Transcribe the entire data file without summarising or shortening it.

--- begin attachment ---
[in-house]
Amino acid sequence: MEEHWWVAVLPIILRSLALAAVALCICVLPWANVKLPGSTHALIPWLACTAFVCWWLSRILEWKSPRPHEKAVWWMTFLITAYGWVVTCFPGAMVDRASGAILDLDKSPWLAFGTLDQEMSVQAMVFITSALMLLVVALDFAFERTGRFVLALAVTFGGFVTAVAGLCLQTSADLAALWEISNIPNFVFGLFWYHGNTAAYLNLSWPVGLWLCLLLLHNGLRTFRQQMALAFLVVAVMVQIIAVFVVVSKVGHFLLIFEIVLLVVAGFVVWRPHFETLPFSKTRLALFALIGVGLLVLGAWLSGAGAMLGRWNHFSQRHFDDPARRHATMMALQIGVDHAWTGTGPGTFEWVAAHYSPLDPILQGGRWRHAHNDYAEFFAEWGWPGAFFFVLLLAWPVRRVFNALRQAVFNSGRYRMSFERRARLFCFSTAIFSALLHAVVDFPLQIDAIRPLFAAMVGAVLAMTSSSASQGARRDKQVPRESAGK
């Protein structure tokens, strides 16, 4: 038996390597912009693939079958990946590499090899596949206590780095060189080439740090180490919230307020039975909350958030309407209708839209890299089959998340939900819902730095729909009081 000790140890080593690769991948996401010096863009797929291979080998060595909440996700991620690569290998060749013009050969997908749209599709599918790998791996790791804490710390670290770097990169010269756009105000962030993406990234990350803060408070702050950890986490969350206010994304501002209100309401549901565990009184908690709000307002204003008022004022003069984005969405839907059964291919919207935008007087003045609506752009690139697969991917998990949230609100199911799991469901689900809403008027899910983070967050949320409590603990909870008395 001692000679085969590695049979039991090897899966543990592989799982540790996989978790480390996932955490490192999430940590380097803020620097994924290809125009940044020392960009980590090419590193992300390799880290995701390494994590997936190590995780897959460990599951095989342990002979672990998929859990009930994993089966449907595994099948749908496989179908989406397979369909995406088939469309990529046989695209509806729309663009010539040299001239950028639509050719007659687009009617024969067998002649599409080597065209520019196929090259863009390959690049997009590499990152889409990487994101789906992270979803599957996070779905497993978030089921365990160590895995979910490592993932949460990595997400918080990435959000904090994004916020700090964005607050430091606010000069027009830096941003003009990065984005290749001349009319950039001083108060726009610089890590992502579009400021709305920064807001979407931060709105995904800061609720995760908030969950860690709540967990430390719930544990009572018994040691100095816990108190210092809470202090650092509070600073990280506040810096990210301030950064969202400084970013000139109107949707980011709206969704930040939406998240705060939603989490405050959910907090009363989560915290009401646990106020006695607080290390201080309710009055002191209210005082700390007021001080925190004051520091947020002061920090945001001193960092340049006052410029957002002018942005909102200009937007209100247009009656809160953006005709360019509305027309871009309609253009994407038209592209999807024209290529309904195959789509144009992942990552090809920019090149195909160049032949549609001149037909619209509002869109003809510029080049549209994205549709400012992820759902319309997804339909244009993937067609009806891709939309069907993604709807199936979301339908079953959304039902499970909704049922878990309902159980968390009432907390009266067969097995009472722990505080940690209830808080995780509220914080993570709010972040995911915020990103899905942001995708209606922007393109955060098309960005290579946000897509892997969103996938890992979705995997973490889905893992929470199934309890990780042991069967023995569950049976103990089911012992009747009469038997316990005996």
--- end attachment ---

[in-house]
Amino acid sequence: MEEHWWVAVLPIILRSLALAAVALCICVLPWANVKLPGSTHALIPWLACTAFVCWWLSRILEWKSPRPHEKAVWWMTFLITAYGWVVTCFPGAMVDRASGAILDLDKSPWLAFGTLDQEMSVQAMVFITSALMLLVVALDFAFERTGRFVLALAVTFGGFVTAVAGLCLQTSADLAALWEISNIPNFVFGLFWYHGNTAAYLNLSWPVGLWLCLLLLHNGLRTFRQQMALAFLVVAVMVQIIAVFVVVSKVGHFLLIFEIVLLVVAGFVVWRPHFETLPFSKTRLALFALIGVGLLVLGAWLSGAGAMLGRWNHFSQRHFDDPARRHATMMALQIGVDHAWTGTGPGTFEWVAAHYSPLDPILQGGRWRHAHNDYAEFFAEWGWPGAFFFVLLLAWPVRRVFNALRQAVFNSGRYRMSFERRARLFCFSTAIFSALLHAVVDFPLQIDAIRPLFAAMVGAVLAMTSSSASQGARRDKQVPRESAGK
């Protein structure tokens, strides 16, 4: 038996390597912009693939079958990946590499090899596949206590780095060189080439740090180490919230307020039975909350958030309407209708839209890299089959998340939900819902730095729909009081 000790140890080593690769991948996401010096863009797929291979080998060595909440996700991620690569290998060749013009050969997908749209599709599918790998791996790791804490710390670290770097990169010269756009105000962030993406990234990350803060408070702050950890986490969350206010994304501002209100309401549901565990009184908690709000307002204003008022004022003069984005969405839907059964291919919207935008007087003045609506752009690139697969991917998990949230609100199911799991469901689900809403008027899910983070967050949320409590603990909870008395 001692000679085969590695049979039991090897899966543990592989799982540790996989978790480390996932955490490192999430940590380097803020620097994924290809125009940044020392960009980590090419590193992300390799880290995701390494994590997936190590995780897959460990599951095989342990002979672990998929859990009930994993089966449907595994099948749908496989179908989406397979369909995406088939469309990529046989695209509806729309663009010539040299001239950028639509050719007659687009009617024969067998002649599409080597065209520019196929090259863009390959690049997009590499990152889409990487994101789906992270979803599957996070779905497993978030089921365990160590895995979910490592993932949460990595997400918080990435959000904090994004916020700090964005607050430091606010000069027009830096941003003009990065984005290749001349009319950039001083108060726009610089890590992502579009400021709305920064807001979407931060709105995904800061609720995760908030969950860690709540967990430390719930544990009572018994040691100095816990108190210092809470202090650092509070600073990280506040810096990210301030950064969202400084970013000139109107949707980011709206969704930040939406998240705060939603989490405050959910907090009363989560915290009401646990106020006695607080290390201080309710009055002191209210005082700390007021001080925190004051520091947020002061920090945001001193960092340049006052410029957002002018942005909102200009937007209100247009009656809160953006005709360019509305027309871009309609253009994407038209592209999807024209290529309904195959789509144009992942990552090809920019090149195909160049032949549609001149037909619209509002869109003809510029080049549209994205549709400012992820759902319309997804339909244009993937067609009806891709939309069907993604709807199936979301339908079953959304039902499970909704049922878990309902159980968390009432907390009266067969097995009472722990505080940690209830808080995780509220914080993570709010972040995911915020990103899905942001995708209606922007393109955060098309960005290579946000897509892997969103996938890992979705995997973490889905893992929470199934309890990780042991069967023995569950049976103990089911012992009747009469038997316990005996």